- Birmingham police have formally charged 27-year-old Keegan Dixie with murder because of his involvement in last Sunday night's shooting of 28-year-old Antonio Taylor. Around 11:15 p.m., dispatch sent West Precinct officers to the Shell in the 800 block of Third Avenue West, where they found Taylor suffering from a single gunshot wound to the chest. He was taken to UAB Hospital, where he was pronounced dead early Monday morning. Taylor had an infant son. Reports obtained by detectives state that Dixie was outside the store when the shooting happened, but it is still unclear whether the shooting was accidental or intentional. Dixie is being held in the Jefferson County jail on a $250,000 bond.



If you or someone you know has been convicted of wrongful criminal charges, there is hope after the trial. Contact us today by clicking HERE.



Recent Posts


death penalty, shelby county Eutaw Alabama gun rights lethal injection drugs Neil Gorsuch domestic abuse limestone county alabama blount county alabama Joshua Reese social media church robberies netflix cullman alabama Etowah County Alabama, robberies st clair county alabama Adamsville alabama alabama Tommy Arthur Gardendale Alabama theft tarrant alabama gun control Easter abandonment criminal mischief parole Justice Sotomayor self defense legende v state SCOTUS, theft of property oneonta alabama keith v state domestic violence utah supreme court court of criminal appeal releases fultondale alabama breaking and entering hurst v florida brian fredick lucas Malone v State Alonzo Ephraim brendan dassey capital punishment aziz sayyed editorial mobile alabama mike gilotti birmingham alabama eugene lee jones v state West Alabama pell city alabama warrior alabama battles v state kenneth eugene billups fake kidnapping, OJ Simpson Made in America shoplifting kimberly alabama stoves v state talladega superspeedway operation bullseye fort payne alabama department of justice, Briarwood Presbyterian Church forced isolation levins v state animal cruelty heflin alabama nicholas hawkins Fentanyl mount olive alabama john earle redfearn IV v state felony assaults dothan alabama Woods v State court systems, drug crimes bernard v north dakota 2016 election, hall v florida court of criminal appeals springville alabama montgomery alabama street racing sentencing law and policy blog summaries Kareem Dacar Gaymon shooting death avondale alabama baltimore city circuit court south carolina morris alabama brendan dassey, steve avery, making a murderer, scotus, netflix Benn v State ake v oklahoma armed robbery Sardis Alabama apprendi v new jersey home repair fraud towles v state calhoun county alabama economic growth drug activity underage drinking drug smuggling midazolam prostitution sting Jefferson County Alabama eleventh circuit ruling blountsville alabama rainbow city alabama Dylann Roof making a murderer pruitt v state huntsville fraudulent checks constitutional law, abuse shooting maryland court of special appeals Shonda Walker, illegal gambling russell calhoun Donald Trump, lethal injection concealed carry Stephen Breyer Ingmire v State Wesley Adam Whitworth § 13A-3-23 nathan woods eric sterling banville v state dora alabama 28 U.S.C. § 2254 npr implied consent scotus ex parte briseno alfonso morris edwards v arizona utah v strieff drug trafficking, sarah koenig alabama law enforcement agency ring v arizona sheffield v state Glaze v State Xavier Beasley judicial override death penalty bomb threat moore v texas OJ Simpson hanceville alabama assault Mike Hubbard William Pryor homicide baldwin county alabama LWOP betton v state abduction brookside alabama Rule 32 Thomas Hardiman trussville alabama Tracie Todd endangerment of a child Walker County Alabama US Supreme Court Update fourth amendment drug busts florence alabama bessemer alabama Alabaster alabama illegal gun carry hurst mandamus albertville alabama anniston alabama, narcotics investigation kidnapping mcwilliams v dunn state of arizona dekalb county alabama beylund v north dakota road rage marion county burglary hoover alabama criminal justice reform, drug seizure serial aiding and abetting identity theft adnan syed, huntsville alabama mulga alabama Pleasant Grove Alabama embezzlement gadsden alabama attempted murder car accident Guy Terrell Junior unlawful manufacturing Hillary Clinton, decatur alabama cherokee county alabama homicide rate habeas corpus relief debtor prison capital murder fairfield alabama, drug possession, alabama criminal law roundup steve avery jerry bohannon peyton pruitt bailey v us crime of passion hoax destructive devices brady v maryland mountain brook alabama mccalla alabama negligent homicide minor offenses operation crackdown second amendment morgan county alabama murder executions moving violations ferguson missouri Lucky D Arcade Marengo County Alabama asia mcclain Kay Ivey madison alabama state of alabama public assistance fraud CCA update constitutional violations pinson alabama capital offenses smith v state greene county alabama christian guitierez department of justice campbell v state foley alabama debit card skimming scams sixth amendment sexual assault fraud terell corey mcmullin warrantless blood draws christmas shooting heritage christian university stanley brent chapman birchfield v north dakota arson strickland v washington texas tuscaloosa alabama benjamin todd acton eighth amendment, clarence thomas pelham alabama Samuel Alito lauderdale county alabama adger alabama lamar county alabama supreme court § 13A-3-23(d) immunity hearing New York Times the mannequin challenge boaz alabama criminal justice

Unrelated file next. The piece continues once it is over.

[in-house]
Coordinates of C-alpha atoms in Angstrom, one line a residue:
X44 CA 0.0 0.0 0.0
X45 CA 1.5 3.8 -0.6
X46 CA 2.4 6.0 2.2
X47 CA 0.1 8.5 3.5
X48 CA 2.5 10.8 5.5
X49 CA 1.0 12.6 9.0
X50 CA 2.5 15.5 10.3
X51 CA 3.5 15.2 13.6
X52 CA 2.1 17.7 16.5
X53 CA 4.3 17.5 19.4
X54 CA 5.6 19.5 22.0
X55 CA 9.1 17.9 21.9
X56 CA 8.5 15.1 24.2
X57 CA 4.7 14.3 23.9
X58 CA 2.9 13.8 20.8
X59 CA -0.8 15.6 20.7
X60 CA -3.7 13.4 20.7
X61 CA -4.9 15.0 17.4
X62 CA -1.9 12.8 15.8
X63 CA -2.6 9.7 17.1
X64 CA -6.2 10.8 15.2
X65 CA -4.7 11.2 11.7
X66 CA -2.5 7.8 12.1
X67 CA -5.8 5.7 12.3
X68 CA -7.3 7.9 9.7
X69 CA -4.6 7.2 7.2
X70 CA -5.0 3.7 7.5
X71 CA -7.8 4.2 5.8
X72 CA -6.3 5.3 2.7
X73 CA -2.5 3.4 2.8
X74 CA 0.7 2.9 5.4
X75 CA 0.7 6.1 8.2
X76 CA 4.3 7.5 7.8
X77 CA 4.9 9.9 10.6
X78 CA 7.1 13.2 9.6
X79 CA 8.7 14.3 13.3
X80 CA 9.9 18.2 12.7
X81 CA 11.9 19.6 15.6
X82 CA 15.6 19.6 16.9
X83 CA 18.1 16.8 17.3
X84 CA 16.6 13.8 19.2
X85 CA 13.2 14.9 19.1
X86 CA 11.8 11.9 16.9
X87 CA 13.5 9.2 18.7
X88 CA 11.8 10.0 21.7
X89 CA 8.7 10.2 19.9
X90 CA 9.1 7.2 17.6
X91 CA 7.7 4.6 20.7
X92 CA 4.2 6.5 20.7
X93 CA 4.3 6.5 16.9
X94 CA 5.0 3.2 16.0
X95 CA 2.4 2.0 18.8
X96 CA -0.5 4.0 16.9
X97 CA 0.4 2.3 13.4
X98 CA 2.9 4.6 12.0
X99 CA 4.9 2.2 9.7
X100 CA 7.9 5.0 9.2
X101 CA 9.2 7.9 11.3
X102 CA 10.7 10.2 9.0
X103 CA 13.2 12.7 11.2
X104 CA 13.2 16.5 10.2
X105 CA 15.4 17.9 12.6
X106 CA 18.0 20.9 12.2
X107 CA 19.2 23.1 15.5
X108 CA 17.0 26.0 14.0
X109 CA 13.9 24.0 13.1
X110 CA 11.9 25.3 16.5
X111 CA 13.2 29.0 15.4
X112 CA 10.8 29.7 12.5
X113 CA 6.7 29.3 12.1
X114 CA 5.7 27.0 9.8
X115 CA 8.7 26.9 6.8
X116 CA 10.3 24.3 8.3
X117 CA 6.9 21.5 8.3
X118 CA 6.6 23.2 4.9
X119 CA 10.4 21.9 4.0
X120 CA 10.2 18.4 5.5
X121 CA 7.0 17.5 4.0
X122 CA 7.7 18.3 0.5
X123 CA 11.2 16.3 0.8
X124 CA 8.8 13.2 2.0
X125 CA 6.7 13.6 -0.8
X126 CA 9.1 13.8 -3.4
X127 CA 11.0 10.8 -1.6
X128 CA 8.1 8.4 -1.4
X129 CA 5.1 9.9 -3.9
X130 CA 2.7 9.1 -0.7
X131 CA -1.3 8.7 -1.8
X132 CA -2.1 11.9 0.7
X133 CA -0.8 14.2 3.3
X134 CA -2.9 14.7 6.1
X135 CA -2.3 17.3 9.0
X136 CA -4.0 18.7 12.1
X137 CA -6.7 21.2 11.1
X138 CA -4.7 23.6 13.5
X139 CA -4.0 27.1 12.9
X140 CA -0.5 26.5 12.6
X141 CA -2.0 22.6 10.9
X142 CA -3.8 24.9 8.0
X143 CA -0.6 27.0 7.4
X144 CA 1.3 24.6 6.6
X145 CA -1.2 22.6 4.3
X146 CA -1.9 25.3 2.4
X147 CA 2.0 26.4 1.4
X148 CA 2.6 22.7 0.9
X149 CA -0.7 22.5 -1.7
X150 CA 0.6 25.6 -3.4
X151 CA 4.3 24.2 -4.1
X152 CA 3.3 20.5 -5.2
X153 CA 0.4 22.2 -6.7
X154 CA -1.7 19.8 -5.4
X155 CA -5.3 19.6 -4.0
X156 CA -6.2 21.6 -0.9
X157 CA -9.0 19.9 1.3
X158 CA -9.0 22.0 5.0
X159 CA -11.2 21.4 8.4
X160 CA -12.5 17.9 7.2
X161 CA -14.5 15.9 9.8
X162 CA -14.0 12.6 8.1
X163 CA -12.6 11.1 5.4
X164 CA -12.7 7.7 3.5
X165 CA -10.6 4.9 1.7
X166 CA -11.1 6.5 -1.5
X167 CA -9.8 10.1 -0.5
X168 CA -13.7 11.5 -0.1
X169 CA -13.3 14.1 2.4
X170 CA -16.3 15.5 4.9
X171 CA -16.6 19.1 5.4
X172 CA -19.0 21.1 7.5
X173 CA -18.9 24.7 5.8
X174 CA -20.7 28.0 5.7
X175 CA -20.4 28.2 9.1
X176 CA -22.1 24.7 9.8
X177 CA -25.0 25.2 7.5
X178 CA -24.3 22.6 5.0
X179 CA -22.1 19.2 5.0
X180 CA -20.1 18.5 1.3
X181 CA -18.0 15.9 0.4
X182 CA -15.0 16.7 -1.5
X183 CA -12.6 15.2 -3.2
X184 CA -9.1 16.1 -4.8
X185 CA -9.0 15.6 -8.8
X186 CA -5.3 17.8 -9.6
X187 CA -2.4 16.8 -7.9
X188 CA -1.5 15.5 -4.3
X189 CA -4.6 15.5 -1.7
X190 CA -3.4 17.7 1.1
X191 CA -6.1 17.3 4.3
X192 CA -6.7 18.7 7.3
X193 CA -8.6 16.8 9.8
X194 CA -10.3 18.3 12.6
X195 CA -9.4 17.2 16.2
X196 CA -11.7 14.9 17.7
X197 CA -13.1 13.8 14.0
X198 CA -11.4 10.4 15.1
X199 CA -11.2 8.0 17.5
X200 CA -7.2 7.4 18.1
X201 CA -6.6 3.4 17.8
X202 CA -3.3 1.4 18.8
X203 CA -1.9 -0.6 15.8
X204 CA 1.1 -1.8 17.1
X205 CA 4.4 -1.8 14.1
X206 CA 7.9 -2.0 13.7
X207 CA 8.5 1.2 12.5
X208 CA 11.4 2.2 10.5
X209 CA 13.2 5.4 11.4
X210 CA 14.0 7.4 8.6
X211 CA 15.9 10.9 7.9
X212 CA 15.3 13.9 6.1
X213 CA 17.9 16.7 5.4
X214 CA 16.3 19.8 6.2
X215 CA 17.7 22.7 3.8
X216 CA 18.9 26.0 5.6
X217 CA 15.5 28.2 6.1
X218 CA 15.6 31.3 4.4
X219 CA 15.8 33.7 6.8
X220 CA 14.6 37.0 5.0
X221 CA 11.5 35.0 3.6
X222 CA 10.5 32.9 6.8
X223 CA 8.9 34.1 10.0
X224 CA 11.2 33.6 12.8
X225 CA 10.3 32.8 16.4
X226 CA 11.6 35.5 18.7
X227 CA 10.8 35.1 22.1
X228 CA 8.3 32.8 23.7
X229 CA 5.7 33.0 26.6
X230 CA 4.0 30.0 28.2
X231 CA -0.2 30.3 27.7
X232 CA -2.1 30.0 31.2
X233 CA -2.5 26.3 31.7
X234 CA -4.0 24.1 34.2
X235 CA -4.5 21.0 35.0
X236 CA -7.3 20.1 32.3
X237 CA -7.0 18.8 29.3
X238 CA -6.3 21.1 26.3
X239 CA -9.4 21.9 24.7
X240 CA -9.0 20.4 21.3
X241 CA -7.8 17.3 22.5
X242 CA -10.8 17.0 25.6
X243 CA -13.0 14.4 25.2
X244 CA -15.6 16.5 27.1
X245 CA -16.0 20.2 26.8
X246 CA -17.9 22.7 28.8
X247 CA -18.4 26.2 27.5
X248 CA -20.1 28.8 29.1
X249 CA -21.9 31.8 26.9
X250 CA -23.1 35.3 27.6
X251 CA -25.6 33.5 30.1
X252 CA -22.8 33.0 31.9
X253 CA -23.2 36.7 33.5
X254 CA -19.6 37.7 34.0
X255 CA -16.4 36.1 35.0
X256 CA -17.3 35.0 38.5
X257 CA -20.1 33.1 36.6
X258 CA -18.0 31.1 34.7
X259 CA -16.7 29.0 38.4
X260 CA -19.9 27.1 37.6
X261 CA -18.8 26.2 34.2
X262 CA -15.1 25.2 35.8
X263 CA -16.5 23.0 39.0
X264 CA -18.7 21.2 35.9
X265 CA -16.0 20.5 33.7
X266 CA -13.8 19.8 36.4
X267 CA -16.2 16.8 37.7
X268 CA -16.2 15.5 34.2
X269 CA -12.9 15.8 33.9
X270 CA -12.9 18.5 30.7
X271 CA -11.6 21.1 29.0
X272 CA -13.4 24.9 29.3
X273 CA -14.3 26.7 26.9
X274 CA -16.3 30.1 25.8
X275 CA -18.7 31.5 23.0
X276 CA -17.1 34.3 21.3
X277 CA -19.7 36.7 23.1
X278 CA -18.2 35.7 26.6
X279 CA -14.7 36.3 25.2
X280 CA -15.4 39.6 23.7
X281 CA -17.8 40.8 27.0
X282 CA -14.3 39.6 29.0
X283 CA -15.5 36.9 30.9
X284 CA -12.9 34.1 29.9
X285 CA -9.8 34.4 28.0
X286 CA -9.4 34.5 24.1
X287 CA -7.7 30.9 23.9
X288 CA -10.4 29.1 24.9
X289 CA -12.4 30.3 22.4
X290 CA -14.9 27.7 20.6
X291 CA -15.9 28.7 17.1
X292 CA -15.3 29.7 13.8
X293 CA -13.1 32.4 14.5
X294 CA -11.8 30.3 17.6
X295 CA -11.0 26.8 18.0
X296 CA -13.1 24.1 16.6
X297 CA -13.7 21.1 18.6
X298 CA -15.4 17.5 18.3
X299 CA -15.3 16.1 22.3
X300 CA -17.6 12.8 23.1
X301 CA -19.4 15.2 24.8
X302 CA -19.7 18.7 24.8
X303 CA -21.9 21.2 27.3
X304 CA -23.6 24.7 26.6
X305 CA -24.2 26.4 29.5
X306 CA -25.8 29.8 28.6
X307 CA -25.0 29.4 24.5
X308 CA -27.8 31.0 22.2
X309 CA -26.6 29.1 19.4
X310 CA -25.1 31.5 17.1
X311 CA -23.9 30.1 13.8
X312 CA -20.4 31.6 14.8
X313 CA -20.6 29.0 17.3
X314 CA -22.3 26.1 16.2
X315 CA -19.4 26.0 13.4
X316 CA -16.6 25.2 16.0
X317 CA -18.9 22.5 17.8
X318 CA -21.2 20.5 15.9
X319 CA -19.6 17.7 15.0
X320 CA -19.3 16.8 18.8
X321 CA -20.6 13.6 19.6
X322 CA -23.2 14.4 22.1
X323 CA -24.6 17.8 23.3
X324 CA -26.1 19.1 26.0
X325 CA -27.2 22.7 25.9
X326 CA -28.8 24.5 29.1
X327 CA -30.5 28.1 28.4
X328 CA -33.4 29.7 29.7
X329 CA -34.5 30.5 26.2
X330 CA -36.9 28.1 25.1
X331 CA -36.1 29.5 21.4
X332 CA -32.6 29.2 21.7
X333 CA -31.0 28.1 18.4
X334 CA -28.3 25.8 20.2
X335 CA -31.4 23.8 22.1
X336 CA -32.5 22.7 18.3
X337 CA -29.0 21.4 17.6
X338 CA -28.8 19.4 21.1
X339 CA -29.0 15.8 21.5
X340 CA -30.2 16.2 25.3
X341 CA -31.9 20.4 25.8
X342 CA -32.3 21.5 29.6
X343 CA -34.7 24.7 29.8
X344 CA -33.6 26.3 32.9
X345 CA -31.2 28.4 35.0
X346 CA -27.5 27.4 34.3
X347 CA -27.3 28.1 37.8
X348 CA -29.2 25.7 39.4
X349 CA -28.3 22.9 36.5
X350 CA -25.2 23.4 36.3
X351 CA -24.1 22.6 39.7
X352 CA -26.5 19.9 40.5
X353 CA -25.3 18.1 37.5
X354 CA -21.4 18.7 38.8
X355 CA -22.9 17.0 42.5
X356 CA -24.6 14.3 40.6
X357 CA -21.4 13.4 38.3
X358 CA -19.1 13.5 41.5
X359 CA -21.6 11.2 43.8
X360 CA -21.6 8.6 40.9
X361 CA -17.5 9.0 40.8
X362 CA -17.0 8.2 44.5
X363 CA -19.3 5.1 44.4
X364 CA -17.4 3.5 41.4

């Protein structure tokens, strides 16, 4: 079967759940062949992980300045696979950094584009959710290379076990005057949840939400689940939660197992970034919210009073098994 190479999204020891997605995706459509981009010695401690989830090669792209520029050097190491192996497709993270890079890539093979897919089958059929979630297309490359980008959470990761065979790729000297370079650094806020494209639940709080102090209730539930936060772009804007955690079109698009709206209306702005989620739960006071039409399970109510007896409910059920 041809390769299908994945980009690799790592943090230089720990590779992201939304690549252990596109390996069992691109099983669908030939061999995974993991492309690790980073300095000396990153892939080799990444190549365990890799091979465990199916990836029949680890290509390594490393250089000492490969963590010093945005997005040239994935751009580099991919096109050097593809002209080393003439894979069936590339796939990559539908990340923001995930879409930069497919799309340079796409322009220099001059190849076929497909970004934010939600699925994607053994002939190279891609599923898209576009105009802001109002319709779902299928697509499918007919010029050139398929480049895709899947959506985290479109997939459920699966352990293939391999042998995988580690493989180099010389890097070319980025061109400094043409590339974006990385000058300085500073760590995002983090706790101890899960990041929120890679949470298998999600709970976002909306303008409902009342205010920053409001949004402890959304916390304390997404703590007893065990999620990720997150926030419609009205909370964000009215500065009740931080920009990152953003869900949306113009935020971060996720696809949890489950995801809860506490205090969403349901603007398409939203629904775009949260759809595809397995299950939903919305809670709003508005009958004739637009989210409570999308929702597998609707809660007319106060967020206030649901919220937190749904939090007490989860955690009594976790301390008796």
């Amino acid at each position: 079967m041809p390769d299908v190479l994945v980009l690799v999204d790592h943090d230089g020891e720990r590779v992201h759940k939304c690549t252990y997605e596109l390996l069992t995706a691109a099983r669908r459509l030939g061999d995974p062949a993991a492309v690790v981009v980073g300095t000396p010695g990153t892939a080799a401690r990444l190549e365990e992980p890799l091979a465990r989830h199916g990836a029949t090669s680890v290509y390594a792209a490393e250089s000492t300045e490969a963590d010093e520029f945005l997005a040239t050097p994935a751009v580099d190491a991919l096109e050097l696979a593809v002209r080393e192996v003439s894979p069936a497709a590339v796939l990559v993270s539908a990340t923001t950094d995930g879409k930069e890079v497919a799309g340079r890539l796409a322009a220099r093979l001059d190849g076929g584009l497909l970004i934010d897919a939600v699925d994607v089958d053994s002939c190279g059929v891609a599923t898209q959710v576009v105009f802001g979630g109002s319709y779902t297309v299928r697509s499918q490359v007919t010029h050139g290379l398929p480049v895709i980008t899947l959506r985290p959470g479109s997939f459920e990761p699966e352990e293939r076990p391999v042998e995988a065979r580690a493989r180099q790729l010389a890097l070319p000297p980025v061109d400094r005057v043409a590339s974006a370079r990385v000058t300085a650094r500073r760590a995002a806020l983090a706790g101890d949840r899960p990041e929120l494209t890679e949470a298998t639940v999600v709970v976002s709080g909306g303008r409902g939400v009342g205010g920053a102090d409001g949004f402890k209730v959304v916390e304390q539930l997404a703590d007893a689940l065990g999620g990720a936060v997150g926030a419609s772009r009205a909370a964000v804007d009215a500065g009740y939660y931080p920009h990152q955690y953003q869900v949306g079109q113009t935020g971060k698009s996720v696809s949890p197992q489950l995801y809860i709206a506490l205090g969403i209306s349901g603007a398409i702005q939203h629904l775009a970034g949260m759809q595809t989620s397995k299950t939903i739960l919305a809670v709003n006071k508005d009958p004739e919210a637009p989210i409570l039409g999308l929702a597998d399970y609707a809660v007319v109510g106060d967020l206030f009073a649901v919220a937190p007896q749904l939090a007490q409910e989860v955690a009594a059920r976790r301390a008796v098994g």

These recoveries and testimonials are not an indication of future results. Every case is different, and regardless of what friends, family, or other individuals may say about what a case is worth, each case must be evaluated on its own facts and circumstances as they apply to the law. The valuation of a case depends on the facts, the injuries, the jurisdiction, the venue, the witnesses, the parties, and the testimony, among  other factors. Furthermore, no representation is made that the quality of the legal services to be performed is greater than the quality of legal services performed by other lawyers.

Get Free Legal Advice  Contact us for a complimentary legal consultation

I am interested in scheduling a free legal consultation and receiving additional information.

Submitting Form...

The server encountered an error.

Thank you, your  entry has been  received.

© 2017 The Law Office of J.D. Lloyd, LLC. All Rights Reserved. |


As required by Rule 7.2(e), Alabama Rules of Professional Conduct, no representation is made that the quality of the legal services to be performed is greater than the quality of legal services performed by other lawyers.